The original slow cookers were all manual, meaning they had a dial that could could be set to “high,” “low,” or “warm,” and nothing else. These are still popular because of their low price tag (some are under $20), but they don’t quite allow you to “set and forget.” You must be present to turn the machine to “off” or “warm,” otherwise it will continue cooking indefinitely and food dry out or burn. Programmable slow cookers, on the other hand, allow you to set the heat and cook time. When their timer is up they automatically switch to “warm” so that food stops cooking but stays hot and ready to eat. This feature was universally recommended by the experts we consulted, including slow cooker cookbook authors Leigh Anne Wilkes, author of Holiday Slow Cooker, and Cheryl Alters Jamison.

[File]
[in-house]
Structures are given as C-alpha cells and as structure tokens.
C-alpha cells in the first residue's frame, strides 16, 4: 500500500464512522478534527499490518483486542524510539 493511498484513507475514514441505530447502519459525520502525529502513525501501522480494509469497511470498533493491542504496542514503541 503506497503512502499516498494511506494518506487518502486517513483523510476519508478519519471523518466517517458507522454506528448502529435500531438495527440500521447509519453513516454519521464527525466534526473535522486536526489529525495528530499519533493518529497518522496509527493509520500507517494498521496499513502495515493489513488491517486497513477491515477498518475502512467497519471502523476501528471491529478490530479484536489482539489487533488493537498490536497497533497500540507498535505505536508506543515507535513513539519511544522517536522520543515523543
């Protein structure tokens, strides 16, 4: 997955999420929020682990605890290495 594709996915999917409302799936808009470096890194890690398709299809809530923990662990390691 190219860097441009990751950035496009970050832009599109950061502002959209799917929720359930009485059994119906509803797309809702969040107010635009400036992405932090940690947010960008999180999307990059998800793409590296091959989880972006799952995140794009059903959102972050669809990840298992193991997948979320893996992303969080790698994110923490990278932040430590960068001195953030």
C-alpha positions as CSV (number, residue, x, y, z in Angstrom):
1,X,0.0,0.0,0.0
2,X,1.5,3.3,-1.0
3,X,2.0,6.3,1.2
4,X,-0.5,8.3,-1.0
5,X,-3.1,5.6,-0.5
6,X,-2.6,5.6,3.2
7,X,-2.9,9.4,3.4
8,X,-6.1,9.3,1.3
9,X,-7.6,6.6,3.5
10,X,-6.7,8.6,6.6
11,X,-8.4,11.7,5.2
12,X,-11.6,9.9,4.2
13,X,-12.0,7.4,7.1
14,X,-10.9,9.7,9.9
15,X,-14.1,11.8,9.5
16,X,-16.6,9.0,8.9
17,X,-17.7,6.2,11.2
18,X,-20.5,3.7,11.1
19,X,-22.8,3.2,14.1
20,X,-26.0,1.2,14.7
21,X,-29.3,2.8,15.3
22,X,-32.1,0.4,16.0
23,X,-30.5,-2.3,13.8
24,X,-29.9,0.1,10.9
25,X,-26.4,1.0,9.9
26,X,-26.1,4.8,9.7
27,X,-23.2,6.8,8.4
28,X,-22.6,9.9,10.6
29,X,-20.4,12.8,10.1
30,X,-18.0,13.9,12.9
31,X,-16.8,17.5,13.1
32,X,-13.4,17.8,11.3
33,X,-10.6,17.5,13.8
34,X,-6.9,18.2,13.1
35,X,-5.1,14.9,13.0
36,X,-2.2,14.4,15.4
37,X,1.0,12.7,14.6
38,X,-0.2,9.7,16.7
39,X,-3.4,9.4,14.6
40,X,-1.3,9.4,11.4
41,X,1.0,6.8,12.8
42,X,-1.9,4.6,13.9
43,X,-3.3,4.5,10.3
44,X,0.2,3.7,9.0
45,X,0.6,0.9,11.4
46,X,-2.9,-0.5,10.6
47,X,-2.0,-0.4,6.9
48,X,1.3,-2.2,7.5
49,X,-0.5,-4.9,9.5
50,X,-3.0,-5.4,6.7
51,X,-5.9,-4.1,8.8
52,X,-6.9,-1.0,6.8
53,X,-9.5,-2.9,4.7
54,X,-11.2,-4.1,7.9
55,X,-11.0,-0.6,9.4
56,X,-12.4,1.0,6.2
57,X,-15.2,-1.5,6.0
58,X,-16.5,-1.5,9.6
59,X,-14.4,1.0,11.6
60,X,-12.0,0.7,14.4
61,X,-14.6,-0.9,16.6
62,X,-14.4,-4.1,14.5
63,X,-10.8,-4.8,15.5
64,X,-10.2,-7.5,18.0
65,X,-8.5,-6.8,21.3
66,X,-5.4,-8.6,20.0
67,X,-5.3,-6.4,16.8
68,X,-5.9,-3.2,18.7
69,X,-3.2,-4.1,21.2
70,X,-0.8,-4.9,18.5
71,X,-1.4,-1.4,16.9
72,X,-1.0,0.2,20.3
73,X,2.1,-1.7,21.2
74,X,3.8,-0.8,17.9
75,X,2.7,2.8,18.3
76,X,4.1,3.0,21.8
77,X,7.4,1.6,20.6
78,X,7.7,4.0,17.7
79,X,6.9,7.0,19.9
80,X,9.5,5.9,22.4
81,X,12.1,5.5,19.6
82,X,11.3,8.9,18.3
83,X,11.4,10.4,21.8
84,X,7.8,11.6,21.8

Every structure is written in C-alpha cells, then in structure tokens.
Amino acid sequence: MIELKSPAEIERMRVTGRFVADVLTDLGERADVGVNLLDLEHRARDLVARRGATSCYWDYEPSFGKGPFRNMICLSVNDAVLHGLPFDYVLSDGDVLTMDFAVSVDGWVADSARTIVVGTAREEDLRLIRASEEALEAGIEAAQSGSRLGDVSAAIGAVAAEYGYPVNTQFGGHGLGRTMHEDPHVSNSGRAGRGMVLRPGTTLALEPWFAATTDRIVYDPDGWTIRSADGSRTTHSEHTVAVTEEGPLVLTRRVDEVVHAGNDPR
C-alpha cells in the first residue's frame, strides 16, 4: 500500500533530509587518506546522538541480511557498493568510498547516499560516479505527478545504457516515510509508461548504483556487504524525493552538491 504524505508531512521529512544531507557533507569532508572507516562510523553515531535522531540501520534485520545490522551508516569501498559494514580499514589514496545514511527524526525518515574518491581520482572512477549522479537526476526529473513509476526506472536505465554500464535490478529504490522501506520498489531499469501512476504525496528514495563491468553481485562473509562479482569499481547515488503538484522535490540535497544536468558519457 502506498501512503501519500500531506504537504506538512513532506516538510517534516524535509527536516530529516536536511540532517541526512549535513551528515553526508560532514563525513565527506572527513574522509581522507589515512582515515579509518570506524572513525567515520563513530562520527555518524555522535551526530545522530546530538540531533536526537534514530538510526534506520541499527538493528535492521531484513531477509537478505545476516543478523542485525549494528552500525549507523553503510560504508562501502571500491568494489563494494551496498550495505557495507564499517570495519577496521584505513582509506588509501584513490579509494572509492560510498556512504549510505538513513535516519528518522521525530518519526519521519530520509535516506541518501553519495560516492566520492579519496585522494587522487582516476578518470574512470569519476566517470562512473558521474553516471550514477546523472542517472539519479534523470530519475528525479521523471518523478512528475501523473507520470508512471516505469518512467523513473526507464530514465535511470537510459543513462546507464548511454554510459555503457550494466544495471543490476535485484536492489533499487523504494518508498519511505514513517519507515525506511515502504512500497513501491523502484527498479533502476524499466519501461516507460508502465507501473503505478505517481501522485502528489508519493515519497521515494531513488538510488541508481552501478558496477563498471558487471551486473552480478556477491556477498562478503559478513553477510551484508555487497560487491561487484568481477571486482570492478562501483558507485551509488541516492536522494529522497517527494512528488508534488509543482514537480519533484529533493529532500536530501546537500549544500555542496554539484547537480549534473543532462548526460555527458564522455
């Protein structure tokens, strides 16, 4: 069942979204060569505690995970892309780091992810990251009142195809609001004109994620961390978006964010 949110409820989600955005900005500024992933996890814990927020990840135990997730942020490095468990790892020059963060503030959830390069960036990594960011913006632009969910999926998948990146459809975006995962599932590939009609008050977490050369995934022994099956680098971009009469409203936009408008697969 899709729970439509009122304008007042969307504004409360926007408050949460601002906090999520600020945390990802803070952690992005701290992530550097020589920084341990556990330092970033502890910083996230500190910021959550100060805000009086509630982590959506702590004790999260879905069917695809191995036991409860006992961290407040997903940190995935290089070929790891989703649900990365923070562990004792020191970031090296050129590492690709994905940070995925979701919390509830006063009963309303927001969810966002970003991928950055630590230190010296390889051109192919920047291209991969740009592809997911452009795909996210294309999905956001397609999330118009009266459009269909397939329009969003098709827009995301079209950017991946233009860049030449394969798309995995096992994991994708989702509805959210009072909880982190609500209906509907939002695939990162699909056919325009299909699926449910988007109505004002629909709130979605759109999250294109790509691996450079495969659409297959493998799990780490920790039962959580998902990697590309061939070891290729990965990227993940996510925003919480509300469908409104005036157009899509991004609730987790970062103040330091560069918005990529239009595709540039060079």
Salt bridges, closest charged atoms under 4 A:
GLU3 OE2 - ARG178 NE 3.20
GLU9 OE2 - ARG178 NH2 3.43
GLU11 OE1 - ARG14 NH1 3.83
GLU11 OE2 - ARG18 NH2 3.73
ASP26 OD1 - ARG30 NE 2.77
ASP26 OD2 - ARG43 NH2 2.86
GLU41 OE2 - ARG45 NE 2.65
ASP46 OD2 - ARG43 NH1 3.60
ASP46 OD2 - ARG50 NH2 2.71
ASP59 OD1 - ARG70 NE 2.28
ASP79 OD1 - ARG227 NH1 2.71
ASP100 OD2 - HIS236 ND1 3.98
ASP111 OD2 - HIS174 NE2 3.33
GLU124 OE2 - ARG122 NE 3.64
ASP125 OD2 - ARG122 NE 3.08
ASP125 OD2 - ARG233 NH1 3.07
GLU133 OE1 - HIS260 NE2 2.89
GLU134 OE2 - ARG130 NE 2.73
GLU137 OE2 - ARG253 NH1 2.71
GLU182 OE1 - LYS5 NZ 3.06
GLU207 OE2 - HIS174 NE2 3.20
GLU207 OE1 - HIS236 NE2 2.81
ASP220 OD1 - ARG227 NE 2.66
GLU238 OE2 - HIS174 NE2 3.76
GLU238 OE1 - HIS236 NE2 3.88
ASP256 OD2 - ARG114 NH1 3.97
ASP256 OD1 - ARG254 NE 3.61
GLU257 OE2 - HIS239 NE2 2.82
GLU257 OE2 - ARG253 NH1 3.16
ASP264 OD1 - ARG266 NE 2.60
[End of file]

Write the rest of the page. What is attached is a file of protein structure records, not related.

As chef Hugh Acheson puts it in The Chef and the Slow Cooker, “the real key is to find a model with a heavy porcelain or weighty enameled insert” instead of “a crappy aluminum one.” Some of the newer models have metal crocks that can be used for browning on the stovetop, but these tend to heat faster and hotter than traditional stoneware inserts. As a result, it’s harder for the aluminum models to maintain the low and steady heat that is necessary for slow cooking. Ceramic warms up more slowly and retains heat more evenly, which helps to protect against hot spots and uneven or overcooked food.
6- to 7-Quart Oval
Slow cooker users and experts agree that if you only own one, this is the most useful size and shape. An oval-shaped slow cooker can accommodate any dish a circular one can, in addition to whole chickens, larger roasts, and oddly-shaped cuts of meat. Six or seven quarts is enough to feed a mid-size family (4-6 people) or cook larger shareable dishes. Stephanie O’Dea, best-selling blogger and cookbook author, also notes that most recipes are tailored to a six-quart crock.
We brought in 13 candidates to pit against each other.